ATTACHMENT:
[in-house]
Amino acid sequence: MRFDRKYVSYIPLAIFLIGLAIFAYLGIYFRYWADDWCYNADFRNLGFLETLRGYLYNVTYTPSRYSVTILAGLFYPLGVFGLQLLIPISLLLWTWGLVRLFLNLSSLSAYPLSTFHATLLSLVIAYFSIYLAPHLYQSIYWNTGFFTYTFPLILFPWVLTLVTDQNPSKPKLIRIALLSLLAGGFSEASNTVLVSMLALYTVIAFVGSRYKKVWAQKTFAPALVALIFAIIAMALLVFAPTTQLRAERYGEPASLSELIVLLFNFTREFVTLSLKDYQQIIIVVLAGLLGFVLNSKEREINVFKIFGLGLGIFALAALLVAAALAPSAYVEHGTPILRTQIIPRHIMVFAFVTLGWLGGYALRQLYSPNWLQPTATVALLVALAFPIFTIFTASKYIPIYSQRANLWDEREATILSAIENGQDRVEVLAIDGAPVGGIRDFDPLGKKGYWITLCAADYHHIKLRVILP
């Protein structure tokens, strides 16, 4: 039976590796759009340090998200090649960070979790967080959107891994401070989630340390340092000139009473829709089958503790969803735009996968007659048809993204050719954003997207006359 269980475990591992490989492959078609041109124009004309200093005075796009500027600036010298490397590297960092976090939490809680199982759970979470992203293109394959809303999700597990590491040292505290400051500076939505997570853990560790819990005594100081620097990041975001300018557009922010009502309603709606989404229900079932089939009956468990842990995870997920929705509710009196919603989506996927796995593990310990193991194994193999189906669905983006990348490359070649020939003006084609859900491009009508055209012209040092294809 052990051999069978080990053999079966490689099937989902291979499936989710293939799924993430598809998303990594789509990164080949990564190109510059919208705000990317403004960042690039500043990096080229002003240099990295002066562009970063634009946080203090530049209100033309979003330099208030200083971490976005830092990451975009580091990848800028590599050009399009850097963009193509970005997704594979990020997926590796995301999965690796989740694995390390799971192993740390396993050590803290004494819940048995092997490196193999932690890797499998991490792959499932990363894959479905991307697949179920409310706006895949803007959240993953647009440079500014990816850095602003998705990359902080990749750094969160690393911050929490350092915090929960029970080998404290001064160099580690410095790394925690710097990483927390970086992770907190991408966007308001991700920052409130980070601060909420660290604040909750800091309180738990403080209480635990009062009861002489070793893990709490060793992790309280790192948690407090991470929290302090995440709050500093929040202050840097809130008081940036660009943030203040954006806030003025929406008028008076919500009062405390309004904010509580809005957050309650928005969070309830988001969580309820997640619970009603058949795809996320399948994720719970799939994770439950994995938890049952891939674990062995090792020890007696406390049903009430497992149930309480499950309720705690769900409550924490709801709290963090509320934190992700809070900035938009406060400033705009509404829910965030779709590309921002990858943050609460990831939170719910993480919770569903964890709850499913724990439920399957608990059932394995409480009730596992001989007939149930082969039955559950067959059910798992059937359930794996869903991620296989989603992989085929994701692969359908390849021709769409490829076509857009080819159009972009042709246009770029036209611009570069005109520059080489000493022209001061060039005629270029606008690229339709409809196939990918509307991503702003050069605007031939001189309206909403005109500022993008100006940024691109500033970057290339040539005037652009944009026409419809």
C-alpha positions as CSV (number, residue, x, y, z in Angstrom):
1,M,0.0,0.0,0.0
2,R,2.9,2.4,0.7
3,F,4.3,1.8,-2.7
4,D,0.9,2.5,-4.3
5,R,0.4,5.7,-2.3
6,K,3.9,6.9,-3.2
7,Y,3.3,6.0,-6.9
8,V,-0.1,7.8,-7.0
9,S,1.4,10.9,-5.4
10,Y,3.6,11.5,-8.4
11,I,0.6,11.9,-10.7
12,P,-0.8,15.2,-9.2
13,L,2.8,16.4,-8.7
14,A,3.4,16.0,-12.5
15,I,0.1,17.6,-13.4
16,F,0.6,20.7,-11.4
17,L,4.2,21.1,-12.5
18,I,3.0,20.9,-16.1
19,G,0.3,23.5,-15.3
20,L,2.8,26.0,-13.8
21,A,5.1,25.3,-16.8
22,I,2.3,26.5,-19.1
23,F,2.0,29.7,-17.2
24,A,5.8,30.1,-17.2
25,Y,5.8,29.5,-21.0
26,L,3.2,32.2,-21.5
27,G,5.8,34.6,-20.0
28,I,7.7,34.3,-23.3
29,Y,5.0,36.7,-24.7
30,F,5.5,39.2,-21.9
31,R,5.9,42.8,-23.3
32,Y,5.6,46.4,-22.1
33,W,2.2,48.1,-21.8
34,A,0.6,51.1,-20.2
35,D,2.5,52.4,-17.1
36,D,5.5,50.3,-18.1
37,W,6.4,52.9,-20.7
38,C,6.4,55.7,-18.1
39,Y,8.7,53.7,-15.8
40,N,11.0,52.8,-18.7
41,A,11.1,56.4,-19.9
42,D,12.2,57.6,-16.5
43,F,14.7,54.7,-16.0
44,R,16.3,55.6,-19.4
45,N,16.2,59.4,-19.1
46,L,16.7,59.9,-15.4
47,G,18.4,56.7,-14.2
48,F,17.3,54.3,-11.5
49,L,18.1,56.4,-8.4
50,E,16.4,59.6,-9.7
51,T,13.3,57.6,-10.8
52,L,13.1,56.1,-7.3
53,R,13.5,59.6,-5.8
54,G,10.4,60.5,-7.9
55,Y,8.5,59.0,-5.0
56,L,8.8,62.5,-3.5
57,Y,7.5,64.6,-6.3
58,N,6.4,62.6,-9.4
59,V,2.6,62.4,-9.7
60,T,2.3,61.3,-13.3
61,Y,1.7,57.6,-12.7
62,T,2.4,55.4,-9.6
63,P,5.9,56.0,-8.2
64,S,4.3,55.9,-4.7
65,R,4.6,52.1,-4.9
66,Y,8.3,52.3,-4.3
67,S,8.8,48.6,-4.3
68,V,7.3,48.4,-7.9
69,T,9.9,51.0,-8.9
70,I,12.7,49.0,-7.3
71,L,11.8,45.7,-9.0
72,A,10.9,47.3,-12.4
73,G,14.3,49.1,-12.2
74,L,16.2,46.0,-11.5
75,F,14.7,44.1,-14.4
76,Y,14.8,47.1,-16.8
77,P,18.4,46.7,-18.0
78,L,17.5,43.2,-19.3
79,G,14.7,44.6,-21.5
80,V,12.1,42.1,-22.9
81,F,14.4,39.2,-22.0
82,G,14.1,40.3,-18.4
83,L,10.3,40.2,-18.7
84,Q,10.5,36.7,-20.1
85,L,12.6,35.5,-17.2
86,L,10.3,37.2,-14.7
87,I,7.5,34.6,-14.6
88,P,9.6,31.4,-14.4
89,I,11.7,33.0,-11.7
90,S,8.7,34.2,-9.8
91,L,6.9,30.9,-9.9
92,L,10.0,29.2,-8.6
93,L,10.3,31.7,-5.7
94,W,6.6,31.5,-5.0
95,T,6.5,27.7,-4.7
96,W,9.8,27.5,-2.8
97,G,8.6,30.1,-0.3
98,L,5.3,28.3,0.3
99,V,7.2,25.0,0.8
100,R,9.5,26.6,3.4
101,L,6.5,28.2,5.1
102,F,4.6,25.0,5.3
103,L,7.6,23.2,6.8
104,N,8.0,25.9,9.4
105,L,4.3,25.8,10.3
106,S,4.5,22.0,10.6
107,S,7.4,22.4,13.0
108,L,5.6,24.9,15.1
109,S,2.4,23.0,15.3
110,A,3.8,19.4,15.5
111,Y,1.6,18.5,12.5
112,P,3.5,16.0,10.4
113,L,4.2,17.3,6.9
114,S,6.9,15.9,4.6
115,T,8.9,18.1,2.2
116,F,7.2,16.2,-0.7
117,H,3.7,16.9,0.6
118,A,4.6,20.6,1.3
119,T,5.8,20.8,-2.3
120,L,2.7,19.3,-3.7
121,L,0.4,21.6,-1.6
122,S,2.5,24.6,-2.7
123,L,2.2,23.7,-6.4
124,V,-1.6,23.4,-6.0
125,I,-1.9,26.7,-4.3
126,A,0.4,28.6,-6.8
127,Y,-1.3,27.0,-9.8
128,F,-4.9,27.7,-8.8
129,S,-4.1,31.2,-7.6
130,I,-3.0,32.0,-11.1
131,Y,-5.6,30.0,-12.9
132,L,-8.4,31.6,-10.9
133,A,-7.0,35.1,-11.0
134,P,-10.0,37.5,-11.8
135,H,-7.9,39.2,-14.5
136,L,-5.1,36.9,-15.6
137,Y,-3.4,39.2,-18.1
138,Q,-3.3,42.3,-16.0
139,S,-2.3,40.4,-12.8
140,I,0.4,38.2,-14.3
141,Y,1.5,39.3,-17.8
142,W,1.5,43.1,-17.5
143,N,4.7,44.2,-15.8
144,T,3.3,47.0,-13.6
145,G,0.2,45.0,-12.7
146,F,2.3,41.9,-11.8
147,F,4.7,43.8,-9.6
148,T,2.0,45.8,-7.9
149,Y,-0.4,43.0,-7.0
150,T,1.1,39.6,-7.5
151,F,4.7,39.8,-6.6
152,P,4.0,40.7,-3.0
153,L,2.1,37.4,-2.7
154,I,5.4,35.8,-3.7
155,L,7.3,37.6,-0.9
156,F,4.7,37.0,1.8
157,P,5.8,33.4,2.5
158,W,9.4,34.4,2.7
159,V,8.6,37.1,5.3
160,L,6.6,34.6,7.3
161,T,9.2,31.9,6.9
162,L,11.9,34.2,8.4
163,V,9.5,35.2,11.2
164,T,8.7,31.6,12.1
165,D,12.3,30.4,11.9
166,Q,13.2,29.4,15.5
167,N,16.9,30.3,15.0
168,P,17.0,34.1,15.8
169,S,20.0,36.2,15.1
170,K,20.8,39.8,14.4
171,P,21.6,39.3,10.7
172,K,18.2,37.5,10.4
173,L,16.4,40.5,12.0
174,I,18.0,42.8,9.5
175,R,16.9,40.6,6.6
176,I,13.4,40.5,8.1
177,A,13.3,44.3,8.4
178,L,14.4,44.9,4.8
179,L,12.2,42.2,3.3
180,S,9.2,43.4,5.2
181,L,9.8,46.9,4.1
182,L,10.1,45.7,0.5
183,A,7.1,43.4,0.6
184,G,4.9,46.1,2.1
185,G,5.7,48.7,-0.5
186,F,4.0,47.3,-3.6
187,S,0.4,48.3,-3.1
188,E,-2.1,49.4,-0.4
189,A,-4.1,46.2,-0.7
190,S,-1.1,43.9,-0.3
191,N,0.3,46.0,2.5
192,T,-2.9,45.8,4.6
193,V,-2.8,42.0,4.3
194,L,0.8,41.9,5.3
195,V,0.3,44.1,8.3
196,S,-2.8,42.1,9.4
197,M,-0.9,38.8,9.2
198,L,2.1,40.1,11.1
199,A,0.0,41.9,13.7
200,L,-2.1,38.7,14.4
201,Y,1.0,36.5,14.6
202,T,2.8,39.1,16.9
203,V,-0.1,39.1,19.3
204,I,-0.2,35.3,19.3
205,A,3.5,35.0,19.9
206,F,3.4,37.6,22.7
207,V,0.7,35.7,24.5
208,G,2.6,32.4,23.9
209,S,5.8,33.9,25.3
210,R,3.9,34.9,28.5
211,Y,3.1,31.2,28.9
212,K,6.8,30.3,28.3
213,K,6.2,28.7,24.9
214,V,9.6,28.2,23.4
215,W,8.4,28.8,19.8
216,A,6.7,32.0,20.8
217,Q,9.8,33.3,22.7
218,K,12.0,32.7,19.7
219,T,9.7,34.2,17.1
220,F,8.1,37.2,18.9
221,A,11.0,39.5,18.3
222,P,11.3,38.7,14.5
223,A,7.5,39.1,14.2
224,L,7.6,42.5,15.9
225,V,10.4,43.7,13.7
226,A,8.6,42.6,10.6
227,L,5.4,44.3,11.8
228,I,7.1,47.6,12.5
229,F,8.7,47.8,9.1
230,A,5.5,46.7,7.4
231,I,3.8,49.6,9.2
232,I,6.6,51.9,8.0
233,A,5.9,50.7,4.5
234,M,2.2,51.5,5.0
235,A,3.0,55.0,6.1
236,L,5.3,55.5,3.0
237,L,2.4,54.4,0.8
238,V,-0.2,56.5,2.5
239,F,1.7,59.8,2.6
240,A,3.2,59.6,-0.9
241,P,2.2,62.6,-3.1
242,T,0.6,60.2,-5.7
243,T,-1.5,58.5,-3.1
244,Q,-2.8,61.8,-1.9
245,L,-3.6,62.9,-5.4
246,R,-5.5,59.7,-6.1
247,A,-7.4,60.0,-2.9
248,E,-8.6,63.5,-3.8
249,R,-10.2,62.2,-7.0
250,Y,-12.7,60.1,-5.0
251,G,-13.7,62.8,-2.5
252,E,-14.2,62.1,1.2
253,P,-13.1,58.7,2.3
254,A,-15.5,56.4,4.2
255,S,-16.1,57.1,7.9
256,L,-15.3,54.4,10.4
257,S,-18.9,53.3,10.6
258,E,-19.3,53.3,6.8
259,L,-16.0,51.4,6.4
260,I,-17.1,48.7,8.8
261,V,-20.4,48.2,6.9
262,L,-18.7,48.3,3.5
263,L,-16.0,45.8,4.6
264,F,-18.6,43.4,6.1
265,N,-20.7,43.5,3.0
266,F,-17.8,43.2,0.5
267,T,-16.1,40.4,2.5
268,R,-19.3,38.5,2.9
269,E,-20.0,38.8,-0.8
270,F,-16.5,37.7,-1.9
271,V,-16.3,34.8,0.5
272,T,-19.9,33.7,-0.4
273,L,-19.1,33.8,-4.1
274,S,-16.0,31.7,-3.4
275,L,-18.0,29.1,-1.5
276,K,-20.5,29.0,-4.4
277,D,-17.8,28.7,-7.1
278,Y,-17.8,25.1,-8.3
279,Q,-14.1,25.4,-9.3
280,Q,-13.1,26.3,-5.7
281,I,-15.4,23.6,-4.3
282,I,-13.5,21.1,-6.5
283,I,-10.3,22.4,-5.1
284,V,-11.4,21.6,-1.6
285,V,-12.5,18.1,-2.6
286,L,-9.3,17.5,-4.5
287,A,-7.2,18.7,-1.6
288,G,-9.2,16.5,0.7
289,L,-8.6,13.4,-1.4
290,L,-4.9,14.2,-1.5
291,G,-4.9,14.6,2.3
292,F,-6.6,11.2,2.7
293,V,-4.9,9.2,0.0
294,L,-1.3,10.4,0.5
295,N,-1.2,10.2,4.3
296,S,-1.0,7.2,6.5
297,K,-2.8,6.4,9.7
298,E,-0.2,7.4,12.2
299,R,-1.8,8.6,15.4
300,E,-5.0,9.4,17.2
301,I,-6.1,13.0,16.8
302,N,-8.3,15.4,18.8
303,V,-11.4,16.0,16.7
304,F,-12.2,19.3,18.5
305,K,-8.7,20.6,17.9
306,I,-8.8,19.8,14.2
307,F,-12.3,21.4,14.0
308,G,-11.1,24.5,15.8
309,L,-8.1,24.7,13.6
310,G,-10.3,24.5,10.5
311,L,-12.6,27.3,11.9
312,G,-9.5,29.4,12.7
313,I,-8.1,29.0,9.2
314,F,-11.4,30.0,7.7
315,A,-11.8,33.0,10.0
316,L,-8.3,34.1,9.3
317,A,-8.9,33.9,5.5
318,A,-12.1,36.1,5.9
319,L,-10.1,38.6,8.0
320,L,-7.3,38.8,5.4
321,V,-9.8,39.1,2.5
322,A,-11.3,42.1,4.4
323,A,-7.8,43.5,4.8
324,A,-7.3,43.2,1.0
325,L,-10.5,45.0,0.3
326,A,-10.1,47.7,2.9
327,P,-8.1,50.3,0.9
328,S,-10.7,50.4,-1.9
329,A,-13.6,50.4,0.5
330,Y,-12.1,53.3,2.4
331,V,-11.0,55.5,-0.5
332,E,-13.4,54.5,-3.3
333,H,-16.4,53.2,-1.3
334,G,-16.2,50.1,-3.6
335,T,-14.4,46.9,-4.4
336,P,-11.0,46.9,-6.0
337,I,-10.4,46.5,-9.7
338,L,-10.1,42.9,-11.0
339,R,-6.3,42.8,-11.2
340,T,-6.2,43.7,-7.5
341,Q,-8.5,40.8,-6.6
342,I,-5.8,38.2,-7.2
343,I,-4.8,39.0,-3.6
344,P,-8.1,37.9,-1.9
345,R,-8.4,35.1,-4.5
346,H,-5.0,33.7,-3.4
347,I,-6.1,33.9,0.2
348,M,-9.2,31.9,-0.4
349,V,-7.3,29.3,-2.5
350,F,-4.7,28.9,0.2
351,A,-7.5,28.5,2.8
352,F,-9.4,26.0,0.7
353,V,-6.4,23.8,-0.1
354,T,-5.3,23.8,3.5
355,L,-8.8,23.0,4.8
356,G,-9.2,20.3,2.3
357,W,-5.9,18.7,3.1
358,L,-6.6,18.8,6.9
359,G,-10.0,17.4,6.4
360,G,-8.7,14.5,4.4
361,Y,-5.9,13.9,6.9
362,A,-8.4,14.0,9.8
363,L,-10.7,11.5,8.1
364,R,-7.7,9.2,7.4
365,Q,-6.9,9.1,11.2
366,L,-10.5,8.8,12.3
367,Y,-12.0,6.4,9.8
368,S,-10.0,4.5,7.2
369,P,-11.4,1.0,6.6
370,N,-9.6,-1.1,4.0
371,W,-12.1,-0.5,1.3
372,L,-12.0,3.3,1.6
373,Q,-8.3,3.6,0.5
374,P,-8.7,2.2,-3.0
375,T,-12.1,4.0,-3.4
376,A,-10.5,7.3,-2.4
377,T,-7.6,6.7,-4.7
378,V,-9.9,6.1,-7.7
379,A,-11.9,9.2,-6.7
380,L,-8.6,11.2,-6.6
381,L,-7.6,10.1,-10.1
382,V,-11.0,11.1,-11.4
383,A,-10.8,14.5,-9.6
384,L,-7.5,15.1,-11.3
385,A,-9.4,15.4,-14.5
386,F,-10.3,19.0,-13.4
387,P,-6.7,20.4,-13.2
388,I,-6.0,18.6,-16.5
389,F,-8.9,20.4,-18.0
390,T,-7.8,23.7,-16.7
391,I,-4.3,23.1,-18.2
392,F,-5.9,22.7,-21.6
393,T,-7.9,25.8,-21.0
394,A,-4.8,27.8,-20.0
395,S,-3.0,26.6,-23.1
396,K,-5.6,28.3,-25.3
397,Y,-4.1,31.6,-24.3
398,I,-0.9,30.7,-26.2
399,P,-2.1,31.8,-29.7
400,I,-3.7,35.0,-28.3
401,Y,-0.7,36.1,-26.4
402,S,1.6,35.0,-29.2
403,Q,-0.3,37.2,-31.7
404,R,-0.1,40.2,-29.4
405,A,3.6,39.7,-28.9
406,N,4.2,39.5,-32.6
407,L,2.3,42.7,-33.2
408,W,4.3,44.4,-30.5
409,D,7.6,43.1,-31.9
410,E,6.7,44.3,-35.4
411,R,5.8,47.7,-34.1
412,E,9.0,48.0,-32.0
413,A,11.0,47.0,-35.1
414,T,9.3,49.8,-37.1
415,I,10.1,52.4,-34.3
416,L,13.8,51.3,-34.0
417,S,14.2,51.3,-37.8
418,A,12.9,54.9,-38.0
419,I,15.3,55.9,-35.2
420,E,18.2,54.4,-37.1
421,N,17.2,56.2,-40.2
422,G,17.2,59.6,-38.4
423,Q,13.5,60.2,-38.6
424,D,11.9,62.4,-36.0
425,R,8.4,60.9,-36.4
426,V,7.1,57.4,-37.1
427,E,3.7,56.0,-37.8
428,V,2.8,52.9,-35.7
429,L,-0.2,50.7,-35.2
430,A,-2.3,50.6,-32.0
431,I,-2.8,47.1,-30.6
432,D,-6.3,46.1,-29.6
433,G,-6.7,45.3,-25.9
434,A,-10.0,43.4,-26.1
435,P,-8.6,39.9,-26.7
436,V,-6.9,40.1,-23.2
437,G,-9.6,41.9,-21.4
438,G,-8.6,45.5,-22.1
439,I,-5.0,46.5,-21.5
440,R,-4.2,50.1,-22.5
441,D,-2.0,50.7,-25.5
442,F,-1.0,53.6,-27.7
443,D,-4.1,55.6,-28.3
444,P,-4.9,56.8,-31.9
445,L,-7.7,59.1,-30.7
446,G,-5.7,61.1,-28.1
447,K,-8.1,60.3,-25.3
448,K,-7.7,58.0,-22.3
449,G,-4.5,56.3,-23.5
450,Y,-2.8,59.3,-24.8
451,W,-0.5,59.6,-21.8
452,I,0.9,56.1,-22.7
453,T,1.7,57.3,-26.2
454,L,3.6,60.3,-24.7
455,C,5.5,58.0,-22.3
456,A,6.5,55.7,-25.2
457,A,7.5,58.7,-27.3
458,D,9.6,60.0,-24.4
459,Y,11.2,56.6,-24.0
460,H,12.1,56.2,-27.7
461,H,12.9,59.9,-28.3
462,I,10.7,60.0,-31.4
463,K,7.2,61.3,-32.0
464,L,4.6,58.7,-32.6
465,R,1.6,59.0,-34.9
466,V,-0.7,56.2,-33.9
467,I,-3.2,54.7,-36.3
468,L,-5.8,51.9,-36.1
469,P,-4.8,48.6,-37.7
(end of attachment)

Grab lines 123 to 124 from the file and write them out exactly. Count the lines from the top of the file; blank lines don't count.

119,T,5.8,20.8,-2.3
120,L,2.7,19.3,-3.7